Picture a couple, Hank and Sarah: late 20s, no kids. “Dinks” if you will.
They’ve been together a while but have just gotten married and bought a house. The honeymoon’s over, and with this new phase in their lives comes the glorious adventure of … shared expenses!
They’ve got stable jobs, but the economy’s anything but. Compounding that uncertainty is the high cost of filling up the tank.
$4 a gallon prices have already hit some U.S. cities, and with the warming weather driving fuel consumption, higher fuel costs are expected in the coming months.
Hank and Sarah may be young, but that doesn’t mean they’re going to eat out every meal (much as they would like to). How do restaurateurs get couples like this one out of their cozy cocoon, onto the road, and into the dining room?
That’s one question we at Summit wanted to answer with our Food & Fuel survey. Late last year, we conducted an extensive research project to find out what makes customers choose to dine out despite high fuel prices. We’re exploring the results all week on this blog. We’ve also released them bundled as a whitepaper. We hope our hard work will pay off by informing restaurant owners and marketers looking at escalating gas prices and wondering how to send messages that will resonate.
Yesterday we showed that high fuel prices do indeed make customers stop and think before gassing up and going out. 72% of survey respondents said that sustained periods of $4+/gallon gas prices will make them less likely to choose a restaurant over the family dinner table.
But, apart from the price of gas, what’s the biggest factor in a customer’s decision to eat out?
When we removed the context of high gas prices, we found that the choice of where to eat out is primarily driven by “previous positive experience.” This is not entirely surprising.
However, when pressed to answer the question given a $4+/gallon scenario, a gender difference emerged. And that brings us to…
F&F Finding No. 2: In a $4-per-gallon economy, men and women differ in dining out decision making.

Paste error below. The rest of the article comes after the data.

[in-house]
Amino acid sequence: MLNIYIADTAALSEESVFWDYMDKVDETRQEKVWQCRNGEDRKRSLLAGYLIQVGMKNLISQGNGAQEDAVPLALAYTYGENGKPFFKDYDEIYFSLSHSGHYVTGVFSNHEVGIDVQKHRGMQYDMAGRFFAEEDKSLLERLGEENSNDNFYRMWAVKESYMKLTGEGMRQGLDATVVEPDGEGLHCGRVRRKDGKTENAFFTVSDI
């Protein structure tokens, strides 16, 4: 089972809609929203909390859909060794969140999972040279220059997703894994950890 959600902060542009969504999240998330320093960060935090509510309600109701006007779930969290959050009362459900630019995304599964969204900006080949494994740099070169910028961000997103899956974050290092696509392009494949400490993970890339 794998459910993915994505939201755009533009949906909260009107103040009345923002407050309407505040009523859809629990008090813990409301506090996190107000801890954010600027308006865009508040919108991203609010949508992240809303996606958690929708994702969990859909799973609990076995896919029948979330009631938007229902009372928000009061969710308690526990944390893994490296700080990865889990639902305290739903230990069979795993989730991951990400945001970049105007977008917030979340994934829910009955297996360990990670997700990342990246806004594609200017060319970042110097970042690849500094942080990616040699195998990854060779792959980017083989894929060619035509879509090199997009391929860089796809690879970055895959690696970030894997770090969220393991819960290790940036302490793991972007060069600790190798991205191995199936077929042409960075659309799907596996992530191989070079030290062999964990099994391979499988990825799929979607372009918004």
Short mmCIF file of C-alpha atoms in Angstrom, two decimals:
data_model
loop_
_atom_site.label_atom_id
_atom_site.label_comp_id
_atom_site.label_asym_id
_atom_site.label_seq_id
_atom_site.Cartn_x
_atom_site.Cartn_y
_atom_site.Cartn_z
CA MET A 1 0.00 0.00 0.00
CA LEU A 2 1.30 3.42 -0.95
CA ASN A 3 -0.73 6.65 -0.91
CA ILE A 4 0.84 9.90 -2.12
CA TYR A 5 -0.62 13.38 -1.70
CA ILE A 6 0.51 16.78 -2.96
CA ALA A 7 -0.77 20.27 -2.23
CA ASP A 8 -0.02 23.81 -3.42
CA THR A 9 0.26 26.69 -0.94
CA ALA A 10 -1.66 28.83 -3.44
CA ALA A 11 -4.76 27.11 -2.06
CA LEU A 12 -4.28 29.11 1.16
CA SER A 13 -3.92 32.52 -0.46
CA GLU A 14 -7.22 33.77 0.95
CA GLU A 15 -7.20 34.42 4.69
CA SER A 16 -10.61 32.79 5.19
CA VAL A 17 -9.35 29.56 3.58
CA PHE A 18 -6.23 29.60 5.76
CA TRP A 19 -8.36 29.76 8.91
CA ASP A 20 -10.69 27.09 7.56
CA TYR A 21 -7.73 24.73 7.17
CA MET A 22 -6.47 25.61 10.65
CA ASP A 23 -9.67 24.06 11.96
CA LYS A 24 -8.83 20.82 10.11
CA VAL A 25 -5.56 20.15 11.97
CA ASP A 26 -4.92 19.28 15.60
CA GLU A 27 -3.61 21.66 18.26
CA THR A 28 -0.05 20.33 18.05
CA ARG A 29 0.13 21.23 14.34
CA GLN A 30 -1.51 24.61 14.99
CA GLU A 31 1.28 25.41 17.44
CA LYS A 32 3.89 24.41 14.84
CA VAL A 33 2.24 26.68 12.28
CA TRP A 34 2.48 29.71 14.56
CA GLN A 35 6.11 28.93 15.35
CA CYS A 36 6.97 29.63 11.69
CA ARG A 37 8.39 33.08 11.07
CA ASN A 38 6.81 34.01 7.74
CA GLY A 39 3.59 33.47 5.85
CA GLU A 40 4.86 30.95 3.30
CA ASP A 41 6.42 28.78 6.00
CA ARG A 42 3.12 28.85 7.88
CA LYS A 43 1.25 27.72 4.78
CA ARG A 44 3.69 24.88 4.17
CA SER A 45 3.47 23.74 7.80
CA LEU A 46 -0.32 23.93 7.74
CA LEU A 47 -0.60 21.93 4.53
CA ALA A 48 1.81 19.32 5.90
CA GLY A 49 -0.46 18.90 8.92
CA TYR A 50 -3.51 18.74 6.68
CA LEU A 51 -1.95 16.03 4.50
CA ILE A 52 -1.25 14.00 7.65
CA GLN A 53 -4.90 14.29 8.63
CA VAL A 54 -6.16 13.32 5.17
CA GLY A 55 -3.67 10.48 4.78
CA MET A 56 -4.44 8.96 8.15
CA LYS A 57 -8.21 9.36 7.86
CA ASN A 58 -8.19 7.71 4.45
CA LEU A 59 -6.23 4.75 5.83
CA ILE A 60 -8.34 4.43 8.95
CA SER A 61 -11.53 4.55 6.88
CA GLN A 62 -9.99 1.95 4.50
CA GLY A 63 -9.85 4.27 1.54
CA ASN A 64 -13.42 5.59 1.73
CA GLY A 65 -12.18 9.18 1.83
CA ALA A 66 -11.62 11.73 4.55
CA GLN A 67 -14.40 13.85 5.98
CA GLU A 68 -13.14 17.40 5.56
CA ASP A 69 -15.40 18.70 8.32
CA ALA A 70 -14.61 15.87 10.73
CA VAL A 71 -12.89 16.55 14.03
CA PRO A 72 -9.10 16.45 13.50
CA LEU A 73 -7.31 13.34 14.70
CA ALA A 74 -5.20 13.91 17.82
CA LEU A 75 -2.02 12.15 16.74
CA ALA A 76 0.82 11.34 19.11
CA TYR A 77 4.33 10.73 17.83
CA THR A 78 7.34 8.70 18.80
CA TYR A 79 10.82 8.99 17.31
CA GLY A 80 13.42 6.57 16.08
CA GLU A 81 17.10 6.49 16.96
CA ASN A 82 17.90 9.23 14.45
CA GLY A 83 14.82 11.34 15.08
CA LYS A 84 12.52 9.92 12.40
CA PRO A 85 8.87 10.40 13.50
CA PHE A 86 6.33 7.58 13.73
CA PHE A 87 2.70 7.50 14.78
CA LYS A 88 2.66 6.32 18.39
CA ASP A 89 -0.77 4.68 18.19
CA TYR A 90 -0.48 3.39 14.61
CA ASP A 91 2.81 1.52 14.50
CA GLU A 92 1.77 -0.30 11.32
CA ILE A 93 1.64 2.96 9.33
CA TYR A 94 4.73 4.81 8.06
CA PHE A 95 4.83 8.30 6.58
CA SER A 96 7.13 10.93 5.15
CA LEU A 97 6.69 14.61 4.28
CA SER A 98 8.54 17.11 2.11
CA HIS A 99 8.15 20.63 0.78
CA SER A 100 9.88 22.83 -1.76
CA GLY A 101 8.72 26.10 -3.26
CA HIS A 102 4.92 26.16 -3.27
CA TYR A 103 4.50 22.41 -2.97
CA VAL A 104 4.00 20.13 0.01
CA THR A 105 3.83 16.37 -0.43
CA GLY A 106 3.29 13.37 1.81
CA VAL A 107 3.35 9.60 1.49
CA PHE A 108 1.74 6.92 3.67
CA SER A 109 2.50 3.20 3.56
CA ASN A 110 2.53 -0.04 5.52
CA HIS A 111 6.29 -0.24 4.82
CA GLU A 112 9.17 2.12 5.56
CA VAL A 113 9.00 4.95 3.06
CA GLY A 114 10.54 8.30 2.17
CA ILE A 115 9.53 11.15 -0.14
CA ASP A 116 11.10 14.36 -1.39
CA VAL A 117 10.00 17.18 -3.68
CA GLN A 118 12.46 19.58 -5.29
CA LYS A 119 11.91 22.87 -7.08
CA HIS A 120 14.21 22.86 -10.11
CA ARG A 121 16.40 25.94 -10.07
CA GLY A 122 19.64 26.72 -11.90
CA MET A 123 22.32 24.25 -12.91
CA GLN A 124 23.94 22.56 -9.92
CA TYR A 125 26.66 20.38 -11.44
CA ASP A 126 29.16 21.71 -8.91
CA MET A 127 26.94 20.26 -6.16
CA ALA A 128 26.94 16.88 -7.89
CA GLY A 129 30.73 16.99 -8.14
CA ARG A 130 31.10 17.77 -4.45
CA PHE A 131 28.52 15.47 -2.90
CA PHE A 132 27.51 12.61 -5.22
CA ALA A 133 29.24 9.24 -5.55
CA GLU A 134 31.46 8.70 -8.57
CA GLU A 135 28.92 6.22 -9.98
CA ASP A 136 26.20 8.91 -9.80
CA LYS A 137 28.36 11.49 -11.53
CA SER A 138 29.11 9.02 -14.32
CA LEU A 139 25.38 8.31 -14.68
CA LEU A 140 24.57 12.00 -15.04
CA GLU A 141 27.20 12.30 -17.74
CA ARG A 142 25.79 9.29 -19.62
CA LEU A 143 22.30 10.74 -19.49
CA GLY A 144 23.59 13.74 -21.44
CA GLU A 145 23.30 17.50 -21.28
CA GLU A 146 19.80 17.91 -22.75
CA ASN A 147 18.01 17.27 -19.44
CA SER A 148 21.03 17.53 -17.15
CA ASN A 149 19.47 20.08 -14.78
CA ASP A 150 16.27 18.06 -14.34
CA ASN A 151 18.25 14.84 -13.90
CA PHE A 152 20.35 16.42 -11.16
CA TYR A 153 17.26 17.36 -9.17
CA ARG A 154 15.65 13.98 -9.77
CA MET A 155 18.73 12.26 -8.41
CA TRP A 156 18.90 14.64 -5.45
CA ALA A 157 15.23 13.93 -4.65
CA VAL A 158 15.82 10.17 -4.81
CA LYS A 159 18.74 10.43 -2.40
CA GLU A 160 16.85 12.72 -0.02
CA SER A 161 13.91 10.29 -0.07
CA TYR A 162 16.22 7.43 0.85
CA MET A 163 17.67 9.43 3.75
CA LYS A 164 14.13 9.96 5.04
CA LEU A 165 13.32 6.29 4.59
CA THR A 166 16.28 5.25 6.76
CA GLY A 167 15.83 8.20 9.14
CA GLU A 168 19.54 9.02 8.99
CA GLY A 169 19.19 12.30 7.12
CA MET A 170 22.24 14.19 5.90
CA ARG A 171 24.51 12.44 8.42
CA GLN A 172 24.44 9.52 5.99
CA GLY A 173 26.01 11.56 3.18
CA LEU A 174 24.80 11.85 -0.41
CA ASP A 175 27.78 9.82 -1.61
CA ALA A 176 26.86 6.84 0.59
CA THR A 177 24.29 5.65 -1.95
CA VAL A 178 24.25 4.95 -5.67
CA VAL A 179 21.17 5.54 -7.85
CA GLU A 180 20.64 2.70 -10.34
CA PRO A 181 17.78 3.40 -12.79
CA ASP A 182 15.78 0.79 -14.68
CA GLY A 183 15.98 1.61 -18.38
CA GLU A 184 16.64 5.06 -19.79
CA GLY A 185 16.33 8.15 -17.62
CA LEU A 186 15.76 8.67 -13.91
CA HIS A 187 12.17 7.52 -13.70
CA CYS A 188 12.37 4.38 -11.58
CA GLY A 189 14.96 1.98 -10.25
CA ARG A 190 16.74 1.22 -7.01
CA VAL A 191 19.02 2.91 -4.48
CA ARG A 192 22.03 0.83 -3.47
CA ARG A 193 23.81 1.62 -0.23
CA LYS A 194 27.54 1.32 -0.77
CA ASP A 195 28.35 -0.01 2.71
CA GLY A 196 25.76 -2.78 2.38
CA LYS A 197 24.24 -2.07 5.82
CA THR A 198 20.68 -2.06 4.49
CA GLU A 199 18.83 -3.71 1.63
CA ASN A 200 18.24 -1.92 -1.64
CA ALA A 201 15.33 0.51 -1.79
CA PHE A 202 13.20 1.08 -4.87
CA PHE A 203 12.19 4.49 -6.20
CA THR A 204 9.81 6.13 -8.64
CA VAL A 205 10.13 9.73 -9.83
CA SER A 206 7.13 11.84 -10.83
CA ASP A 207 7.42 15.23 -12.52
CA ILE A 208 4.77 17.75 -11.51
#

Given the high-fuel factor, 46% of men still chose “previous positive experience,” making it the most popular driver for guys.
But among women, the highest-ranking answer, at 40%, was “availability of a coupon or discount.”
Guess who, in a family or couple situation, usually makes the decision on dining out? (Hint: it’s not the man.)
As fellows like Hank know, 75% of dining-out decisions are made by women. Further complicating the matter, when it comes to choosing where to go, it’s not just deals and discounts determining the choice. 54% of moms in the survey reported that they turn to third-party blogs or customer review websites when choosing restaurants.
- • Insight: While for the men in our study dining out is a factor of loyalty, for the women, who assume a greater share of discretionary spending, value is key in the context of $4+ gasoline.
- • Insight: Also, the authority of friend and expert endorsements are important. And that brings us back full circle: a coupon may drive trial by a few, but it’s recommendations based on positive experience that drive both trial and loyalty. (Technology can be on your side in this equation.)
- • Takeaway: Ask yourself, How are you encouraging your customers – in fun and engaging ways – to share their positive experiences with the widest possible audience?
Hint: Merely having your servers ask your customers “How was everything tonight?” is not enough. Social media and online customer review sites can work to your advantage in driving endorsements, but only if you are delivering that great experience first.
Stay tuned for more research-driven insights from our Food & Fuel survey. We’ll be here all week. In the meantime, you can download the whitepaper to read over lunch.
Want help reaching the Hanks & Sarahs in your neighborhood? Call us now at 1-(800)-843-7347.
Other Food & Fuel Posts:
Part 1: How Do High Gas Prices Affect Dining Out?
Part 3: Parents Not Impressed by Kids-Eat-Free Deals
Part 4: Happy Hour Makes Young People Happy
Part 5: Conclusion: Age Matters and Local Drives
Authored by Jason Harper, Manager of Interactive Strategy at Summit Marketing. Follow us @SummitSocial.